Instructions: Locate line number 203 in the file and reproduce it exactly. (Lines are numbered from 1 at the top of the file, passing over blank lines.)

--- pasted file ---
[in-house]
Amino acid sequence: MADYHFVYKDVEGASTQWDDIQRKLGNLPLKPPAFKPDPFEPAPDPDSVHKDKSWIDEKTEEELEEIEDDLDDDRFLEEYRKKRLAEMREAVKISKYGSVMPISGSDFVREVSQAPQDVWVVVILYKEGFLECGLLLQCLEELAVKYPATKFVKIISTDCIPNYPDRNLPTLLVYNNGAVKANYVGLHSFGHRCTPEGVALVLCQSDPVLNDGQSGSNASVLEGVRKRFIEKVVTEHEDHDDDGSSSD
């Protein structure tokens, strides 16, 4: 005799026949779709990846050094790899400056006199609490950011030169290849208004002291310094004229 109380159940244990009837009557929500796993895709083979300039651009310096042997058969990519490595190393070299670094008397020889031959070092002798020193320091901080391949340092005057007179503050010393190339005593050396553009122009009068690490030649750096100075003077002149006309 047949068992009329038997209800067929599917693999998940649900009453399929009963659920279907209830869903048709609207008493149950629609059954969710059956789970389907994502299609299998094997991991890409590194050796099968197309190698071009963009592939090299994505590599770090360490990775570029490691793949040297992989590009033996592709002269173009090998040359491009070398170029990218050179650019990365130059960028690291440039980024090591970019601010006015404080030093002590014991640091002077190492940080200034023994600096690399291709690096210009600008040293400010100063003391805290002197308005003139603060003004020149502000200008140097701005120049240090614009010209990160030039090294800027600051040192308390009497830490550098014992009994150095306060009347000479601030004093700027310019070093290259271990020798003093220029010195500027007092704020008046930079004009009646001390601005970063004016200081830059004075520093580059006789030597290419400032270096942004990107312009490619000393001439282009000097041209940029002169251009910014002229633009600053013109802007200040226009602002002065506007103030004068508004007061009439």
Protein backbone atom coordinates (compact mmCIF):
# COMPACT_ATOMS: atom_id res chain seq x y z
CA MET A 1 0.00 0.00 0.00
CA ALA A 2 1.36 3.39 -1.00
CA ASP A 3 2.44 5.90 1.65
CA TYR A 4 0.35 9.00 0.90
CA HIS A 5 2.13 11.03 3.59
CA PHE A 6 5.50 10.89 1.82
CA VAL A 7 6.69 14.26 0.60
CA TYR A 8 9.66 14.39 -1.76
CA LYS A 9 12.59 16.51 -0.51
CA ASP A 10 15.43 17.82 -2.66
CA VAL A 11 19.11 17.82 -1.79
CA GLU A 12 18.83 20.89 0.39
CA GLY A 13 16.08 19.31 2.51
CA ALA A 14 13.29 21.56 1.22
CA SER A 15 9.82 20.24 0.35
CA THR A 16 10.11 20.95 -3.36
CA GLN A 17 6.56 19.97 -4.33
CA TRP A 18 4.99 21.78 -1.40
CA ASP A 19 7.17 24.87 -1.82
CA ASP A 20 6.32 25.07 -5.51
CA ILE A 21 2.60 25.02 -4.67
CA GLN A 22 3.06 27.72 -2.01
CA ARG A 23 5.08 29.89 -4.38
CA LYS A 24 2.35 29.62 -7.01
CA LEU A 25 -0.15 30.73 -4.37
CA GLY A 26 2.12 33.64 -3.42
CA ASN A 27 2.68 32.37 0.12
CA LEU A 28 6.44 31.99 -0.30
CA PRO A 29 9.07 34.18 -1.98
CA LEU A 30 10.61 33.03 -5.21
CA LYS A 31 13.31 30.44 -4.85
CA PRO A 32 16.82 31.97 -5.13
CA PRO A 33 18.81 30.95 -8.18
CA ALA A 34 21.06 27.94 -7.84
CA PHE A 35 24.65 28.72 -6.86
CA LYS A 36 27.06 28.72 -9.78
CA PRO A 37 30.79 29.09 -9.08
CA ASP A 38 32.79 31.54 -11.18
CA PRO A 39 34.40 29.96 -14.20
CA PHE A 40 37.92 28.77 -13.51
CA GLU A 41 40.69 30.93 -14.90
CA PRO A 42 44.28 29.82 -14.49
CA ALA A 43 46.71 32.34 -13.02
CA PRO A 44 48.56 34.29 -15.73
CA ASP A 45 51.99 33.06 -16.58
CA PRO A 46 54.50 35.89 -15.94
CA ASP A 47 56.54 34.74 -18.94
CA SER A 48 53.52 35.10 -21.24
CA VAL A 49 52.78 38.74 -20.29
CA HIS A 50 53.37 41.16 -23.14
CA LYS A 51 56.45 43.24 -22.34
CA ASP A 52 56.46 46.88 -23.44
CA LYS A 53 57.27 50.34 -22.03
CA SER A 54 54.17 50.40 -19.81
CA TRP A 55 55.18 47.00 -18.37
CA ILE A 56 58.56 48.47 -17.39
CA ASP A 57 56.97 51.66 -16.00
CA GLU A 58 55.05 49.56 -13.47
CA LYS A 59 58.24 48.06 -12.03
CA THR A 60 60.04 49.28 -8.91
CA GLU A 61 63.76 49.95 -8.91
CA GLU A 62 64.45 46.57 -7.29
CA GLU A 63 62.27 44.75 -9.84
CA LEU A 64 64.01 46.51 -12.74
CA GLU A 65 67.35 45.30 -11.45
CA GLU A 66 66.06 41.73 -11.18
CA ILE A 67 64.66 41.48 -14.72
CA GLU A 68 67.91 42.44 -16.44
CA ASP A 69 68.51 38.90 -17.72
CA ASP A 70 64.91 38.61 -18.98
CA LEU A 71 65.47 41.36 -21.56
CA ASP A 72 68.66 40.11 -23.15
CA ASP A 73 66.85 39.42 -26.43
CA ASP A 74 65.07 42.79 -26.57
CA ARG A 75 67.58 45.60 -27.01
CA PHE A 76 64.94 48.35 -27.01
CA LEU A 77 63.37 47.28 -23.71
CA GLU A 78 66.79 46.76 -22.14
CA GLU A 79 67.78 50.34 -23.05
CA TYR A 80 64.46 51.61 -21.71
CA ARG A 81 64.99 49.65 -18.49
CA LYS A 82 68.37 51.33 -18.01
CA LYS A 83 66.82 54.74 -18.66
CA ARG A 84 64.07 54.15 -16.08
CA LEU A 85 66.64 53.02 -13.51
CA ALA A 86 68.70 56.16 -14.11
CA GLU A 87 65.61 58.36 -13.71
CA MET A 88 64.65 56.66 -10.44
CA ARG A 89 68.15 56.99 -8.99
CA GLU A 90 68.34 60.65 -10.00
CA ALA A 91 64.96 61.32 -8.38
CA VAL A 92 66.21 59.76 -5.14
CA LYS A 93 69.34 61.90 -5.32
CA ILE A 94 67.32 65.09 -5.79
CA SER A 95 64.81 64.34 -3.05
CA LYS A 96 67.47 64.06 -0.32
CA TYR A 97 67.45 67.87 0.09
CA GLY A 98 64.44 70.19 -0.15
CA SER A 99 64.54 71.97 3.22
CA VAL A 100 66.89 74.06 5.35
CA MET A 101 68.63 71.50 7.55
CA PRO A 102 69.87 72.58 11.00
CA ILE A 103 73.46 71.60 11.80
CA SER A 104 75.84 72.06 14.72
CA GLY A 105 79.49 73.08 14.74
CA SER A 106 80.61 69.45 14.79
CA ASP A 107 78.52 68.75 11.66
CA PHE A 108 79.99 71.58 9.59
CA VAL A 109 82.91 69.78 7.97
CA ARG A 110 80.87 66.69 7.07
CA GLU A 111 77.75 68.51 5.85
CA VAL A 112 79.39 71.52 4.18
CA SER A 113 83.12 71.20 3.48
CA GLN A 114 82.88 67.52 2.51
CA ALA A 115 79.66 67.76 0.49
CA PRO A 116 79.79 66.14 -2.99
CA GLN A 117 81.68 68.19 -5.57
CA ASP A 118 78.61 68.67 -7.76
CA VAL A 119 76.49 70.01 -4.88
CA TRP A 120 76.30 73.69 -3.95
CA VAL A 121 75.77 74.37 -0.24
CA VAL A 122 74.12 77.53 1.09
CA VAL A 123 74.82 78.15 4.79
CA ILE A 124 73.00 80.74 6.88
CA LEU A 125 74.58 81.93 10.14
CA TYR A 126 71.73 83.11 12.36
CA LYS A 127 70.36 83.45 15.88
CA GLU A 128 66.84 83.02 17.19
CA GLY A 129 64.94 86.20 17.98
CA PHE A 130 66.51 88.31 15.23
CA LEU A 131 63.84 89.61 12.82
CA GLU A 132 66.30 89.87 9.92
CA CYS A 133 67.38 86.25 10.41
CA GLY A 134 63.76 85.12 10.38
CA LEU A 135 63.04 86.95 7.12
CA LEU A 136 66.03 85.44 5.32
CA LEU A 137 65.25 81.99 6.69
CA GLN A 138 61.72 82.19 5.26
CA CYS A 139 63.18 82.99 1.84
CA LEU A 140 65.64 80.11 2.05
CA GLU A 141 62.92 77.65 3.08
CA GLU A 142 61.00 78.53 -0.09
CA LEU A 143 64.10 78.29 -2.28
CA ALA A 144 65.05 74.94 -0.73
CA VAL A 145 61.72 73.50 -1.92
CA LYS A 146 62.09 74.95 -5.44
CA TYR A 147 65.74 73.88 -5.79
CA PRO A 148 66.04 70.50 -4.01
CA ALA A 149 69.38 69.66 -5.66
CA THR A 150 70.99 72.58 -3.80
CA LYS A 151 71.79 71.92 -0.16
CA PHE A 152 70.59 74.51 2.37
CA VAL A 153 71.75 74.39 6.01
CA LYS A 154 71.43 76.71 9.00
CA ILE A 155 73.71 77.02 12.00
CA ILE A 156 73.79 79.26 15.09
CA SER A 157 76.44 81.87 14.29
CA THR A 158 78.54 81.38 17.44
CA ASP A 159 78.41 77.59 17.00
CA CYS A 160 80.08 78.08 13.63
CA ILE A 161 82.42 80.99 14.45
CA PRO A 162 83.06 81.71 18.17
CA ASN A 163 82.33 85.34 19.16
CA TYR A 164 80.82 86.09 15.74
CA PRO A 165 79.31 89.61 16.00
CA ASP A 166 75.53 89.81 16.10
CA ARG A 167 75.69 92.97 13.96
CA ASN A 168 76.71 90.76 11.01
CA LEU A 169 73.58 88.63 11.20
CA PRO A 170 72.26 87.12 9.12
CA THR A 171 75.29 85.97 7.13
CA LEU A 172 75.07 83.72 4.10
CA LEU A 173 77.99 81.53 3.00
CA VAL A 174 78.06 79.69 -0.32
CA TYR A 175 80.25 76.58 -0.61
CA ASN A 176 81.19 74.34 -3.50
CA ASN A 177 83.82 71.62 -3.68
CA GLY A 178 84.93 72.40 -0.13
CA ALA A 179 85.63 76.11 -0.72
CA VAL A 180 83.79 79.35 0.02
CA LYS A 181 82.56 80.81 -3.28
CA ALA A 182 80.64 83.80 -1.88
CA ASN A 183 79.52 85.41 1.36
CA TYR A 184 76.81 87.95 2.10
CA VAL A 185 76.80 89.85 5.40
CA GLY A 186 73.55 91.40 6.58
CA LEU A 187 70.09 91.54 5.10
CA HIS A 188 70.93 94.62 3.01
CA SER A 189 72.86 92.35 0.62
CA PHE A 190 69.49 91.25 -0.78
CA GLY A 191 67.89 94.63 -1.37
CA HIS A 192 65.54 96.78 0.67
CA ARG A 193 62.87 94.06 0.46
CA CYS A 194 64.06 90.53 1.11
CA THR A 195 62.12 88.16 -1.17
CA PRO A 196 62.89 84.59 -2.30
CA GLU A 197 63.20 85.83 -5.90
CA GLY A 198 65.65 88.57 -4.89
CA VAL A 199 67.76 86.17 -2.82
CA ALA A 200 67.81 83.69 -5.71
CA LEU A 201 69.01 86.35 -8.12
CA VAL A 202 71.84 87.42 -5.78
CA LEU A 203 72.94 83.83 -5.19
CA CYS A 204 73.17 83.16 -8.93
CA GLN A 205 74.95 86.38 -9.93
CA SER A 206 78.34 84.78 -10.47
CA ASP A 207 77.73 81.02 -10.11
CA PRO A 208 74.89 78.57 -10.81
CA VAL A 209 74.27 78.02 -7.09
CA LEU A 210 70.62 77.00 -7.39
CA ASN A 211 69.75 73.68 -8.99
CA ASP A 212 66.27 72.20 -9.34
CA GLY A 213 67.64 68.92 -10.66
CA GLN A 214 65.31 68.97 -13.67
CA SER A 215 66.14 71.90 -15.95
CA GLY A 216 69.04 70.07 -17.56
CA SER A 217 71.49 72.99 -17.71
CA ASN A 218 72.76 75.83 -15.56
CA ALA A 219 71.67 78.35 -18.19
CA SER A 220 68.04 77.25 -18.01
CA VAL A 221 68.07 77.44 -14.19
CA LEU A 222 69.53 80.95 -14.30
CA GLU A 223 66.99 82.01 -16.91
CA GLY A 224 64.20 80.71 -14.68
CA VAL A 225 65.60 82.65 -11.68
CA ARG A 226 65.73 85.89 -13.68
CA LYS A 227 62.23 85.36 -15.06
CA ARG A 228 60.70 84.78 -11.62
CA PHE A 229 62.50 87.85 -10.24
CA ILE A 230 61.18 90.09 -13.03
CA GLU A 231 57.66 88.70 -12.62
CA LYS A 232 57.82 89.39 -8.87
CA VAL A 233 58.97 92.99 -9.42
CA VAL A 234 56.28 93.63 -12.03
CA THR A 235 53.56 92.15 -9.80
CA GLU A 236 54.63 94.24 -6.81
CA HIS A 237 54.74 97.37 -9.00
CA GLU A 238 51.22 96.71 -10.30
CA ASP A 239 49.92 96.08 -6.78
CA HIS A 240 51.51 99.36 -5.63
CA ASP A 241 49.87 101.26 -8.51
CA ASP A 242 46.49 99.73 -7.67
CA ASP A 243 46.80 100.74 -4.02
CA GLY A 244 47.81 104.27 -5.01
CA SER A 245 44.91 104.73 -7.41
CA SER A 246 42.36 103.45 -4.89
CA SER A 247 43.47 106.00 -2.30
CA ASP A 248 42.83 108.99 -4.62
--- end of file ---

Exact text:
CA GLY A 198 65.65 88.57 -4.89